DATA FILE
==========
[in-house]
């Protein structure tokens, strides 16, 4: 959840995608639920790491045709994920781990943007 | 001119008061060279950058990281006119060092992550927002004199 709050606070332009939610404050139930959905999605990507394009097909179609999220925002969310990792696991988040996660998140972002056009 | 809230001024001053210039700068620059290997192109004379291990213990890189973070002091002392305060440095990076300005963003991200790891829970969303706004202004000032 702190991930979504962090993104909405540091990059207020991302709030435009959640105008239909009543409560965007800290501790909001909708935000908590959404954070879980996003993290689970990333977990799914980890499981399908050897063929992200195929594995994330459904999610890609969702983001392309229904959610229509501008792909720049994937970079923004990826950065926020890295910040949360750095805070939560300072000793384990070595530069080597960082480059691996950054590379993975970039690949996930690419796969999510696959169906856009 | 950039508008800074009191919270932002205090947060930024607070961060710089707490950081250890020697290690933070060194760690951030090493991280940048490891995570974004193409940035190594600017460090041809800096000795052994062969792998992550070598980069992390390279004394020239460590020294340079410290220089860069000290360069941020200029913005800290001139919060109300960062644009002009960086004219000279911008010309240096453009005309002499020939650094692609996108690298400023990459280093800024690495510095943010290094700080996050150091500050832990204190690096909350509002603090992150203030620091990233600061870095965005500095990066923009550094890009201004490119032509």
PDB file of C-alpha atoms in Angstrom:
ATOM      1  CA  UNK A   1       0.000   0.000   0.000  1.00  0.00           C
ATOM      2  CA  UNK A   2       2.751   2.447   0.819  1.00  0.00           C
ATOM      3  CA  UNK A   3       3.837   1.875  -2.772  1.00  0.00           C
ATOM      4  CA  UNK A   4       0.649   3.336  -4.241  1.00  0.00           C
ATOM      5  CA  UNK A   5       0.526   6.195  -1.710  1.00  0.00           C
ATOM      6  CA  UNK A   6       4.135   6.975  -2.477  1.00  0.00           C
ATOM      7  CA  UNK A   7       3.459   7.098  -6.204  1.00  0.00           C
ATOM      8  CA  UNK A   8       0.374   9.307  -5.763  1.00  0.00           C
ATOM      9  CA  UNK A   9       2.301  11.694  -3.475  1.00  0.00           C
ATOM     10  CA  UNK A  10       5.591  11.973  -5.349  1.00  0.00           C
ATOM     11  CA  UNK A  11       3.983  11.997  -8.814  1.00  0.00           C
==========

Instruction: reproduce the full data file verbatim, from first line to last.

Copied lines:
[in-house]
């Protein structure tokens, strides 16, 4: 959840995608639920790491045709994920781990943007 | 001119008061060279950058990281006119060092992550927002004199 709050606070332009939610404050139930959905999605990507394009097909179609999220925002969310990792696991988040996660998140972002056009 | 809230001024001053210039700068620059290997192109004379291990213990890189973070002091002392305060440095990076300005963003991200790891829970969303706004202004000032 702190991930979504962090993104909405540091990059207020991302709030435009959640105008239909009543409560965007800290501790909001909708935000908590959404954070879980996003993290689970990333977990799914980890499981399908050897063929992200195929594995994330459904999610890609969702983001392309229904959610229509501008792909720049994937970079923004990826950065926020890295910040949360750095805070939560300072000793384990070595530069080597960082480059691996950054590379993975970039690949996930690419796969999510696959169906856009 | 950039508008800074009191919270932002205090947060930024607070961060710089707490950081250890020697290690933070060194760690951030090493991280940048490891995570974004193409940035190594600017460090041809800096000795052994062969792998992550070598980069992390390279004394020239460590020294340079410290220089860069000290360069941020200029913005800290001139919060109300960062644009002009960086004219000279911008010309240096453009005309002499020939650094692609996108690298400023990459280093800024690495510095943010290094700080996050150091500050832990204190690096909350509002603090992150203030620091990233600061870095965005500095990066923009550094890009201004490119032509």
PDB file of C-alpha atoms in Angstrom:
ATOM      1  CA  UNK A   1       0.000   0.000   0.000  1.00  0.00           C
ATOM      2  CA  UNK A   2       2.751   2.447   0.819  1.00  0.00           C
ATOM      3  CA  UNK A   3       3.837   1.875  -2.772  1.00  0.00           C
ATOM      4  CA  UNK A   4       0.649   3.336  -4.241  1.00  0.00           C
ATOM      5  CA  UNK A   5       0.526   6.195  -1.710  1.00  0.00           C
ATOM      6  CA  UNK A   6       4.135   6.975  -2.477  1.00  0.00           C
ATOM      7  CA  UNK A   7       3.459   7.098  -6.204  1.00  0.00           C
ATOM      8  CA  UNK A   8       0.374   9.307  -5.763  1.00  0.00           C
ATOM      9  CA  UNK A   9       2.301  11.694  -3.475  1.00  0.00           C
ATOM     10  CA  UNK A  10       5.591  11.973  -5.349  1.00  0.00           C
ATOM     11  CA  UNK A  11       3.983  11.997  -8.814  1.00  0.00           C